Until 1992, the TA-100 index was called the Mishtanim index. The Yeter broad market index had been dubbed Karam, short for karoz m'mukhshav - computerized announcer. The methods have changed, and computerization isn't cause for comment any more, so the index doesn't have to be named after it. But the indexes are the same old indexes, enabling us to look back through history to judge their performance.
Since 1990, the TA-100 index has generated a real average annual yield of 9.76 percent, according to the Tel Aviv Stock Exchange figures. However, that average is highly misleading. In practice, the index climbed a record 79 percent in 1992, and in 1999 and 2003, it rose by more than 60 percent. But in 1994, it sank 39 percent, and in 2002 it lost 30 percent.
During the last 14 years, the TA-100 index has experienced eight years of gains and five years of drops (it ended 2000 unchanged). Throughout, the index zigzagged wildly, with the exception of 2001 and 2002, when it sunk, sunk and sunk. And in 2002 and 2003, the degree of fluctuation was extraordinary: The gap between the 30 percent drop in 2002 and 63 percent gain in 2003 works out to the biggest biannual fluctuation in the index's history.
That brief history demonstrates that the market has not matured or stabilized. On the contrary, its volatility has been intensifying. Israelis have to have nerves of steel to invest in the stock market, as well as patience and unwavering faith. But if they have all that, their faith may pay.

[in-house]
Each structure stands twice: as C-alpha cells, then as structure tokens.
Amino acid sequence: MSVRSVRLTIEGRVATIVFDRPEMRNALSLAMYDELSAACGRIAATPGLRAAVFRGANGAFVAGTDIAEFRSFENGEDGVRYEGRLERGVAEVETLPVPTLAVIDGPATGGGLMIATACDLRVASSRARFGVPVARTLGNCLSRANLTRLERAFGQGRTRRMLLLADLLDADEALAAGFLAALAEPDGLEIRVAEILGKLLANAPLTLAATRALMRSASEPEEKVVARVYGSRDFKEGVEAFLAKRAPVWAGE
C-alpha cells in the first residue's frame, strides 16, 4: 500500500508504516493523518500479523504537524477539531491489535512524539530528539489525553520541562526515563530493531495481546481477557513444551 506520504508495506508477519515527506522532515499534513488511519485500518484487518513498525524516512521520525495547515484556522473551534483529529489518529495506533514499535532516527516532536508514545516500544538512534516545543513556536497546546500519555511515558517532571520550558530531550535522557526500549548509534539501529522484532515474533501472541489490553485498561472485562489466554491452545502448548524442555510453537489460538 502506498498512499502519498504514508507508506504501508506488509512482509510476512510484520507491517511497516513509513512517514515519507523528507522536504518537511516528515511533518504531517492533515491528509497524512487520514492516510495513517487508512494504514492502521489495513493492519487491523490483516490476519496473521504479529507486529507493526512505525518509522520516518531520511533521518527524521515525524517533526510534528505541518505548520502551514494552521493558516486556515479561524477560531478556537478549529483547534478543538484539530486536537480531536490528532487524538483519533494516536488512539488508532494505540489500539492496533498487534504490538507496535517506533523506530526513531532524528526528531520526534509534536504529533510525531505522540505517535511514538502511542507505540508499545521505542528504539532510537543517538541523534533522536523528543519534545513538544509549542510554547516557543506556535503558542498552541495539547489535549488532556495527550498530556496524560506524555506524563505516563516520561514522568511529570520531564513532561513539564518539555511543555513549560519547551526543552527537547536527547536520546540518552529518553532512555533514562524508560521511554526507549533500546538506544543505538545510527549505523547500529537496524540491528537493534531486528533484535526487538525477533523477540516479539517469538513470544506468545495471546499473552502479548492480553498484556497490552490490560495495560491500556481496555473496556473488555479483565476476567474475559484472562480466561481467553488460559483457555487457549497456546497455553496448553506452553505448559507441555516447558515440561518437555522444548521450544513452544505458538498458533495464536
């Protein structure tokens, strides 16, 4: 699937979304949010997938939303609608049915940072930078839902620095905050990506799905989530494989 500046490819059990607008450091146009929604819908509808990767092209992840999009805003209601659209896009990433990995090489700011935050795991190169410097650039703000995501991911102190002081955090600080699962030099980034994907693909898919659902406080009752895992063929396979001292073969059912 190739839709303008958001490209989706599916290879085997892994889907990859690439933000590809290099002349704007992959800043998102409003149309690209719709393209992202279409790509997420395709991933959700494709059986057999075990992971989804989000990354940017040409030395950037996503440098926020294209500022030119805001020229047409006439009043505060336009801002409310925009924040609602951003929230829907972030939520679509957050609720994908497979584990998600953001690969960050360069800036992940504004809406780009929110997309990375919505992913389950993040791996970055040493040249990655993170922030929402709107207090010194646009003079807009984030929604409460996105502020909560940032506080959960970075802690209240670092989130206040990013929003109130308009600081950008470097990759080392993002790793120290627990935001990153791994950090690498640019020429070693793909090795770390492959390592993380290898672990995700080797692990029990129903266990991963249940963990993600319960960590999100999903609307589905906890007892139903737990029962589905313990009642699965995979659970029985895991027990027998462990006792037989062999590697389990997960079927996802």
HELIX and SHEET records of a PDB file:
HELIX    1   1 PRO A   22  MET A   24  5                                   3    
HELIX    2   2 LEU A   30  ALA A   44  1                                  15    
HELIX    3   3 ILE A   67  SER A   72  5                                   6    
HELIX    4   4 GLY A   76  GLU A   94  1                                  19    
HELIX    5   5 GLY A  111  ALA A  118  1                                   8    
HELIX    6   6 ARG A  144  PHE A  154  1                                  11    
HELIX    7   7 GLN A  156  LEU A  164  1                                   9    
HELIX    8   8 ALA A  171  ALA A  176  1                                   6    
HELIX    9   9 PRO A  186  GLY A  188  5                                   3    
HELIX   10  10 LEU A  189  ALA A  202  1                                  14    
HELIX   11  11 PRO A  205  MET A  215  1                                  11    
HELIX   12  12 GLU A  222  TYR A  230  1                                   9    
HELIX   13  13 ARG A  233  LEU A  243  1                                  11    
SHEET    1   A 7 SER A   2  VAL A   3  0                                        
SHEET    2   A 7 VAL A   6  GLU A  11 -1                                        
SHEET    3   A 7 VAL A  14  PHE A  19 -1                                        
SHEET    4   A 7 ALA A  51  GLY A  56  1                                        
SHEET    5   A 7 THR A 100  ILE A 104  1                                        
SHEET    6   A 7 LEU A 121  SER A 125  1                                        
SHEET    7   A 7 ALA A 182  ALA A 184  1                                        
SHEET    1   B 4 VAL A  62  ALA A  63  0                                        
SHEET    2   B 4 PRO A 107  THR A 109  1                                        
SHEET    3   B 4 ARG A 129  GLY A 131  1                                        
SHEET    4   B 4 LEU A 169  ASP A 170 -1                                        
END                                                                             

Factoring in 2003, the index's multiannual yield has reached about 10 percent in real terms. One could apparently achieve higher yields by directly investing in foreign stocks. Yet an annual yield of 9.76 percent cannot be considered disappointing, especially when the risk-free yield (the index of CPI-linked bonds) rose by only 1.8 percent in the same period.
Dreaming dreams of high-tech
The yield of the latter-day Karam, or the Yeter broad market index, is more disappointing. The rule of thumb is that the more risk you take, the sweeter the potential returns over time. But that hasn't worked for Israel's smallcap stocks. Over the last 14 years, the Yeter generated a mere average yield of 6.4 percent a year. That is disappointing compared with the returns from Israel's biggest companies, and is little compensation for the higher risk compared with risk-free yields.
Keep that lesson in mind when watching the resurgence of the Tel-Tech-15 stocks, which is the high-tech arm of the Yeter. The Tel-Tech-15 index rose 120 percent in 2003, and gained another 13 percent in the first trading week of this year. It has companies like AudioCodes (Nasdaq: AUDC), which is still losing money and is trading at 20 times its sales.
High-tech is an exciting dream, but then a lot of investors thought the easy profits were to be found in the smallcap, less well-known stocks back in the early 1990s too. And they were wrong. It transpired that the bigger, more established companies with a proven history of management, sales and profits posted much higher returns. There is no reason to assume that things will be different in the next 14 years.
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